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Article
Businesses are people too? Anomalies in widening the ambits of "consumer" under consumer credit law
Australian Business Law Review (2014)
  • Francina Cantatore, Bond University
  • Brenda Marshall, Bond University
Abstract

This article examines the position of the small business as "consumer" under existing consumer protection legislation and the incongruities arising from this characterisation in the area of consumer credit regulation. While the inclusion of small businesses may be defensible under the Australian Consumer Law, it is contended that this is not the case in consumer credit regulation. It is arguable that such an inclusion impacts significantly on commercial dealings and could have a lasting effect on the availability of credit to small businesses. The effects of treating businesses as consumers in relation to consumer credit transactions are far-reaching, potentially affecting the power of the courts to make winding-up orders under the Corporations Act 2001 (Cth) and also countenancing insolvent trading under the hardship provisions.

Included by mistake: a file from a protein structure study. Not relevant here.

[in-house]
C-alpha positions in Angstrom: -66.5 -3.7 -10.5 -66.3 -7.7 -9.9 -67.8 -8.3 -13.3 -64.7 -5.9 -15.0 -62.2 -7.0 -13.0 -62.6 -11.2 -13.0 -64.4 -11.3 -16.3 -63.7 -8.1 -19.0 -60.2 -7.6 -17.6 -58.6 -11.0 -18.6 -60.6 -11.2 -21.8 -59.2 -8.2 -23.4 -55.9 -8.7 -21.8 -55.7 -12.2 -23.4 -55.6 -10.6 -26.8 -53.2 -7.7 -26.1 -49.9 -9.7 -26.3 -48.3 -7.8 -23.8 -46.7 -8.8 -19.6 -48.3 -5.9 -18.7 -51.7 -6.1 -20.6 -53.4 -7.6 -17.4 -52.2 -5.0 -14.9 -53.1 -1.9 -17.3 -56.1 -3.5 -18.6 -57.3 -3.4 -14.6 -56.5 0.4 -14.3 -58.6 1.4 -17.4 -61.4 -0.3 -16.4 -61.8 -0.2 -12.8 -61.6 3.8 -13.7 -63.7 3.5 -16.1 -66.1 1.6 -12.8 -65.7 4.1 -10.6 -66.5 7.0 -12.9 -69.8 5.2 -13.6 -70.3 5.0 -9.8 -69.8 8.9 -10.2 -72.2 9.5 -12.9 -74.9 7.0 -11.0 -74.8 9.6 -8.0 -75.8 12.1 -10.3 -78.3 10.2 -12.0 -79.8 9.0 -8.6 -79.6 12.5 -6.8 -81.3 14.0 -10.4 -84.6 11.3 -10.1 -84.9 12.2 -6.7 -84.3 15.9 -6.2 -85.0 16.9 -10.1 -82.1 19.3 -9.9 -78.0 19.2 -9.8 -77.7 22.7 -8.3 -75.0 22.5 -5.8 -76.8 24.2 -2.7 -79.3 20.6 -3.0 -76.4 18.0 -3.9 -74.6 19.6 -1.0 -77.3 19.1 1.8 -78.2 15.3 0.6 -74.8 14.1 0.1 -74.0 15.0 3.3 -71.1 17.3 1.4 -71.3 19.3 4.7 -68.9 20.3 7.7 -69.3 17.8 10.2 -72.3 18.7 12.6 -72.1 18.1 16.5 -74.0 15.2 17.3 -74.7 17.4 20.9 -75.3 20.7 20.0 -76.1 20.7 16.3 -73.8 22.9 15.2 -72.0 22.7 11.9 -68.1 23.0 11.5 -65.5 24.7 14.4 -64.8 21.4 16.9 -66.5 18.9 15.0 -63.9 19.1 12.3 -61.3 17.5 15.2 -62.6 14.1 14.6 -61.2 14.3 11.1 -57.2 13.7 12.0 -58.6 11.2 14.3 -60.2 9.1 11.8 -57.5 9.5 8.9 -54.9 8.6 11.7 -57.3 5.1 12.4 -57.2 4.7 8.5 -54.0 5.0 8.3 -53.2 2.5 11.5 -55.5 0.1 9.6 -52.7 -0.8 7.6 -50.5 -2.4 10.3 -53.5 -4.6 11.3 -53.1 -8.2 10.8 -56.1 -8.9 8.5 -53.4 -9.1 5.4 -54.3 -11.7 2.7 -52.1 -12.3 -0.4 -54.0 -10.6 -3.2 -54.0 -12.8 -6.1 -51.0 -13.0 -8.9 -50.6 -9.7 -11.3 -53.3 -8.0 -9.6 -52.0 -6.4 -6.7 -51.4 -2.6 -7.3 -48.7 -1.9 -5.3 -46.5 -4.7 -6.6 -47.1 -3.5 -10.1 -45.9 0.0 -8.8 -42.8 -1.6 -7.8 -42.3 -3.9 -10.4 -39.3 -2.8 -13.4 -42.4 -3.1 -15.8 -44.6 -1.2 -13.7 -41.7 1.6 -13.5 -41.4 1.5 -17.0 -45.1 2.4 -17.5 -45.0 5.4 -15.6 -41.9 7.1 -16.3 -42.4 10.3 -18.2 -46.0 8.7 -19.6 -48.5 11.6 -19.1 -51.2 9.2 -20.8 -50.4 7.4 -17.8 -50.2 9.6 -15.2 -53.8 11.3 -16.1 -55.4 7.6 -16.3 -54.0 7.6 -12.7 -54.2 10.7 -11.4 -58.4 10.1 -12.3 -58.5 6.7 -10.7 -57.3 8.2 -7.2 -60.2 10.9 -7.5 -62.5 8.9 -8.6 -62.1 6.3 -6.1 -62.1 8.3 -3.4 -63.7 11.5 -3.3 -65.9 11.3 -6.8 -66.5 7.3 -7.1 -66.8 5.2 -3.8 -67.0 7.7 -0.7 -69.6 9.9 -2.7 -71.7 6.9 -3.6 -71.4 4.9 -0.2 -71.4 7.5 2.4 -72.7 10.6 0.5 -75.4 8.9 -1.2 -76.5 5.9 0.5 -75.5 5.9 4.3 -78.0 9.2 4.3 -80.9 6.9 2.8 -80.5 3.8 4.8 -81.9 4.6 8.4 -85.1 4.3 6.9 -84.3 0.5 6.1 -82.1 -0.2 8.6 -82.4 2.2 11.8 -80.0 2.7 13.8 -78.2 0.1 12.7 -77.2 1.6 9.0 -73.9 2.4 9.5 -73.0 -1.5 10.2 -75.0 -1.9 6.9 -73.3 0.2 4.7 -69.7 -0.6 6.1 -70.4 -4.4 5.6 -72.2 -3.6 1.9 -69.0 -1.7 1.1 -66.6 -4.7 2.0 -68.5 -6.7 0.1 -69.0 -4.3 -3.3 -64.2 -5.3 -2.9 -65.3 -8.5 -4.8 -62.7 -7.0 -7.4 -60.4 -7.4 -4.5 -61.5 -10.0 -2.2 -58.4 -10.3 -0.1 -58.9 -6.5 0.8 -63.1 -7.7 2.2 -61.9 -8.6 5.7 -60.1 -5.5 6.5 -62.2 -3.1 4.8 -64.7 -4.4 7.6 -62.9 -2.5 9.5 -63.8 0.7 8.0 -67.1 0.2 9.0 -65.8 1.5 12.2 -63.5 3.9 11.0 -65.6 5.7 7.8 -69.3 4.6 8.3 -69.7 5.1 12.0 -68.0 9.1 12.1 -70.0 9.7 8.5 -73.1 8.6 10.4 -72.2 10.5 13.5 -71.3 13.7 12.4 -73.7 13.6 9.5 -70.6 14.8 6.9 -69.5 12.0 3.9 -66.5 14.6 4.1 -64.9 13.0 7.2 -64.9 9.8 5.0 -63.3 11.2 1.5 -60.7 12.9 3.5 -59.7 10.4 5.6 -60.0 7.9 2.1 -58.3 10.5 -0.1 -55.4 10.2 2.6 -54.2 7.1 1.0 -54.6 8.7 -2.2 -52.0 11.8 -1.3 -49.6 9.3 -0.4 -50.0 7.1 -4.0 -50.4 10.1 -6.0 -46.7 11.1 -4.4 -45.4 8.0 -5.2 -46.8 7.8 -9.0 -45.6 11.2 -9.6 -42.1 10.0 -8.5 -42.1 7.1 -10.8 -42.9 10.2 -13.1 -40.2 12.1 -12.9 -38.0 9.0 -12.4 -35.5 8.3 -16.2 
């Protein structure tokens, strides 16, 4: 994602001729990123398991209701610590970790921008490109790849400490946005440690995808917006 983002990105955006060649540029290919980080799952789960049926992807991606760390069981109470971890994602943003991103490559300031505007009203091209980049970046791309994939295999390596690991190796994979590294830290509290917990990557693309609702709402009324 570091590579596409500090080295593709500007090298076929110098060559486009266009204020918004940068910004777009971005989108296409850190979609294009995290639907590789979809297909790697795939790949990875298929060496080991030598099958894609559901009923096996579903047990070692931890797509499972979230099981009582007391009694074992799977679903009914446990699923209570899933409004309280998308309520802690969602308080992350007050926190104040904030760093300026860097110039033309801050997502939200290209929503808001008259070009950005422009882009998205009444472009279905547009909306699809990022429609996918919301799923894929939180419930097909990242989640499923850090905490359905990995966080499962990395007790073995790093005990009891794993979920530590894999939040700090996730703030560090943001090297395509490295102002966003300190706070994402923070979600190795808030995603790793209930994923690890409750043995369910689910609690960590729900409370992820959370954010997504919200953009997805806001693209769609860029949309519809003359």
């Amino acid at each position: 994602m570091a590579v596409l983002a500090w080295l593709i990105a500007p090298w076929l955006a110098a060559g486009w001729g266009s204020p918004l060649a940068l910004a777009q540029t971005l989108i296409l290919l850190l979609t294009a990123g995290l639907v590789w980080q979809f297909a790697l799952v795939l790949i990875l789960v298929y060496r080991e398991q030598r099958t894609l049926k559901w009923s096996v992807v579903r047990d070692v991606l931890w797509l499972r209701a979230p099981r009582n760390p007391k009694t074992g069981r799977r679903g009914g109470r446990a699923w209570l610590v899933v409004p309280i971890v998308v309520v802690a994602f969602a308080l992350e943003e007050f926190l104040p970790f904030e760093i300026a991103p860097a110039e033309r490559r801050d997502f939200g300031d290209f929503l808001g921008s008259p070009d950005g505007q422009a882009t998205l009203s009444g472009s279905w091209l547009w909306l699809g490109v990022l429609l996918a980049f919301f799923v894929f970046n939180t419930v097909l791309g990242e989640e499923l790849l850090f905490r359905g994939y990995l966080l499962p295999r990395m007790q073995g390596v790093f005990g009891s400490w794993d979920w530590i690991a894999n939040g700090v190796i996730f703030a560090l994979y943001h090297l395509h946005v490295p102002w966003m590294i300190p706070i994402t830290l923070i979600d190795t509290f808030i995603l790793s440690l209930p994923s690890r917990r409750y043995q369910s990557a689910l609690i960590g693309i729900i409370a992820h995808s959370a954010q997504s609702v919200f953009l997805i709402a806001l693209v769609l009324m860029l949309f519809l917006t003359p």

Keywords
  • small,
  • business,
  • consumer,
  • protection,
  • legislation,
  • credit,
  • law
Disciplines
Publication Date
January 1, 2014
Publisher Statement

Published version

Cantatore, F., & Marshall, B. (2014). Businesses are people too? Anomalies in widening the ambits of "consumer" under consumer credit law. Australian Business Law Review, 42(2), 113-123.

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© Copyright, Thomson Reuters, 2014

Citation Information
Francina Cantatore and Brenda Marshall. "Businesses are people too? Anomalies in widening the ambits of "consumer" under consumer credit law" Australian Business Law Review (2014)
Available at: http://works.bepress.com/francina_cantatore/9/